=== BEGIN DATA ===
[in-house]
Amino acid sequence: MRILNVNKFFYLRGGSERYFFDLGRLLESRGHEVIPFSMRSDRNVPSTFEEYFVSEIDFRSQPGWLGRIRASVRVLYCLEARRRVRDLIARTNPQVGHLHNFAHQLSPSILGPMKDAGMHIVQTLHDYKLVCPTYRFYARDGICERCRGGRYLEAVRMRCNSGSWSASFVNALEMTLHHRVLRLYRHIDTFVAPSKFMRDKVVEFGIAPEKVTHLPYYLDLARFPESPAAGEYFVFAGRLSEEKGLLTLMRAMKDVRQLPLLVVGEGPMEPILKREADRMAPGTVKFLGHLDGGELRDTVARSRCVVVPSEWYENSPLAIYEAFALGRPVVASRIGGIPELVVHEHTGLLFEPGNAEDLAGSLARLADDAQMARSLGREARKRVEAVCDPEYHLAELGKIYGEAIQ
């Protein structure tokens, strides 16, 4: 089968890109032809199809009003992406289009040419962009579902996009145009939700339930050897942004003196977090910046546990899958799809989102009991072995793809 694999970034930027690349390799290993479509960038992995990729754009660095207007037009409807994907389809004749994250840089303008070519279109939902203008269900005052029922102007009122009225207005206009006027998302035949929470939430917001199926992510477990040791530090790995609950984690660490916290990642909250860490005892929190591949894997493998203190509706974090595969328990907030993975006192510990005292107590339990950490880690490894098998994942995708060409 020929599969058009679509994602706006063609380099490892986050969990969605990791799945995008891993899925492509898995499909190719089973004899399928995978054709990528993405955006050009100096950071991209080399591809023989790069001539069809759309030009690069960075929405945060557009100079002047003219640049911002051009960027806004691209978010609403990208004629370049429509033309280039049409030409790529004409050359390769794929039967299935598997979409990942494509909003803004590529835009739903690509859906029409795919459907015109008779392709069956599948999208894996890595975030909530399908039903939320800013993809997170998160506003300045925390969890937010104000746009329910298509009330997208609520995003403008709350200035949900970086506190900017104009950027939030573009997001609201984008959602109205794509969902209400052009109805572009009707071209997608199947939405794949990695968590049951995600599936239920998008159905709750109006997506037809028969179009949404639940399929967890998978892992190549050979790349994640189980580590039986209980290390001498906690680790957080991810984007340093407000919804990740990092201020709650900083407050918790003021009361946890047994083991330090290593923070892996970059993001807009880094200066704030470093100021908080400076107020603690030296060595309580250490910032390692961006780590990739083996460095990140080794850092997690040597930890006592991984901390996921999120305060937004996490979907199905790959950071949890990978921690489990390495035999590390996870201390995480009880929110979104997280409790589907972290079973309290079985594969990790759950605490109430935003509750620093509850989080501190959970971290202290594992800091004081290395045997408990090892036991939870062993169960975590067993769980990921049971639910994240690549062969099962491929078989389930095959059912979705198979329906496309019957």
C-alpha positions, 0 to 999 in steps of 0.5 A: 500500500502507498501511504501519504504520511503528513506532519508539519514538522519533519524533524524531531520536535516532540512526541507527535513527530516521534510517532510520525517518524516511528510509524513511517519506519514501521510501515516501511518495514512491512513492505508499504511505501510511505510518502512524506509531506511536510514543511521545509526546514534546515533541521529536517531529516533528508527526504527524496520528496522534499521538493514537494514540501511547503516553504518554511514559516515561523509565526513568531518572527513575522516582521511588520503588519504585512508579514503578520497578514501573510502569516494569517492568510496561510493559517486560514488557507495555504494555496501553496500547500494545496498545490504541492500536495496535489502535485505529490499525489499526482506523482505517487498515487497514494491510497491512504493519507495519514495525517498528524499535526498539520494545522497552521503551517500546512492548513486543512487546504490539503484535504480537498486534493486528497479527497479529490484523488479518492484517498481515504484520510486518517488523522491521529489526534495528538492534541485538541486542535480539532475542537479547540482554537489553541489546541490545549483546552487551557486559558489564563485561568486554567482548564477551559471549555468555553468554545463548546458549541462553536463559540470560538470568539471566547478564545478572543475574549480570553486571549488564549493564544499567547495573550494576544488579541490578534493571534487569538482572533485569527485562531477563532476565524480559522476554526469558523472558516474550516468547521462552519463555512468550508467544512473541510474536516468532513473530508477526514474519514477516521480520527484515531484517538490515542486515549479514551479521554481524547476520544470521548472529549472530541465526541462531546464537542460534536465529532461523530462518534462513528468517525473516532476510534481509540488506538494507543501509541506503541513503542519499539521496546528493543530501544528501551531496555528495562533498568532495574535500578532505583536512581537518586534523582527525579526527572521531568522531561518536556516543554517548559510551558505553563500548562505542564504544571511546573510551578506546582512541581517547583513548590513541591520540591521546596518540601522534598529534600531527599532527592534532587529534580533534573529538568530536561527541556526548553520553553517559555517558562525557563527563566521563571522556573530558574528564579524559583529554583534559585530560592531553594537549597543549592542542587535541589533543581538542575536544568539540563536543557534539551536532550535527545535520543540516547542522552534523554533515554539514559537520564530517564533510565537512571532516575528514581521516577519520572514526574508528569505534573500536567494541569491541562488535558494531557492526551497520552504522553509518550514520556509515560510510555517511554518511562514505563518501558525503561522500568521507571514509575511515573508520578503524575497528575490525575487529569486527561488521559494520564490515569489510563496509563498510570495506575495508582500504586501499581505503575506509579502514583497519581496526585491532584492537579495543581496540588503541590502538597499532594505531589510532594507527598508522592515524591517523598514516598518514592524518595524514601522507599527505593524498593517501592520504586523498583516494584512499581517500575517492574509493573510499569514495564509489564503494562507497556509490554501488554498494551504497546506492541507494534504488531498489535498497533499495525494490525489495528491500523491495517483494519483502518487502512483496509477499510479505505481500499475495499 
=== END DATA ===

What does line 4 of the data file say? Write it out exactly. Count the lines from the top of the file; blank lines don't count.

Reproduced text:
C-alpha positions, 0 to 999 in steps of 0.5 A: 500500500502507498501511504501519504504520511503528513506532519508539519514538522519533519524533524524531531520536535516532540512526541507527535513527530516521534510517532510520525517518524516511528510509524513511517519506519514501521510501515516501511518495514512491512513492505508499504511505501510511505510518502512524506509531506511536510514543511521545509526546514534546515533541521529536517531529516533528508527526504527524496520528496522534499521538493514537494514540501511547503516553504518554511514559516515561523509565526513568531518572527513575522516582521511588520503588519504585512508579514503578520497578514501573510502569516494569517492568510496561510493559517486560514488557507495555504494555496501553496500547500494545496498545490504541492500536495496535489502535485505529490499525489499526482506523482505517487498515487497514494491510497491512504493519507495519514495525517498528524499535526498539520494545522497552521503551517500546512492548513486543512487546504490539503484535504480537498486534493486528497479527497479529490484523488479518492484517498481515504484520510486518517488523522491521529489526534495528538492534541485538541486542535480539532475542537479547540482554537489553541489546541490545549483546552487551557486559558489564563485561568486554567482548564477551559471549555468555553468554545463548546458549541462553536463559540470560538470568539471566547478564545478572543475574549480570553486571549488564549493564544499567547495573550494576544488579541490578534493571534487569538482572533485569527485562531477563532476565524480559522476554526469558523472558516474550516468547521462552519463555512468550508467544512473541510474536516468532513473530508477526514474519514477516521480520527484515531484517538490515542486515549479514551479521554481524547476520544470521548472529549472530541465526541462531546464537542460534536465529532461523530462518534462513528468517525473516532476510534481509540488506538494507543501509541506503541513503542519499539521496546528493543530501544528501551531496555528495562533498568532495574535500578532505583536512581537518586534523582527525579526527572521531568522531561518536556516543554517548559510551558505553563500548562505542564504544571511546573510551578506546582512541581517547583513548590513541591520540591521546596518540601522534598529534600531527599532527592534532587529534580533534573529538568530536561527541556526548553520553553517559555517558562525557563527563566521563571522556573530558574528564579524559583529554583534559585530560592531553594537549597543549592542542587535541589533543581538542575536544568539540563536543557534539551536532550535527545535520543540516547542522552534523554533515554539514559537520564530517564533510565537512571532516575528514581521516577519520572514526574508528569505534573500536567494541569491541562488535558494531557492526551497520552504522553509518550514520556509515560510510555517511554518511562514505563518501558525503561522500568521507571514509575511515573508520578503524575497528575490525575487529569486527561488521559494520564490515569489510563496509563498510570495506575495508582500504586501499581505503575506509579502514583497519581496526585491532584492537579495543581496540588503541590502538597499532594505531589510532594507527598508522592515524591517523598514516598518514592524518595524514601522507599527505593524498593517501592520504586523498583516494584512499581517500575517492574509493573510499569514495564509489564503494562507497556509490554501488554498494551504497546506492541507494534504488531498489535498497533499495525494490525489495528491500523491495517483494519483502518487502512483496509477499510479505505481500499475495499 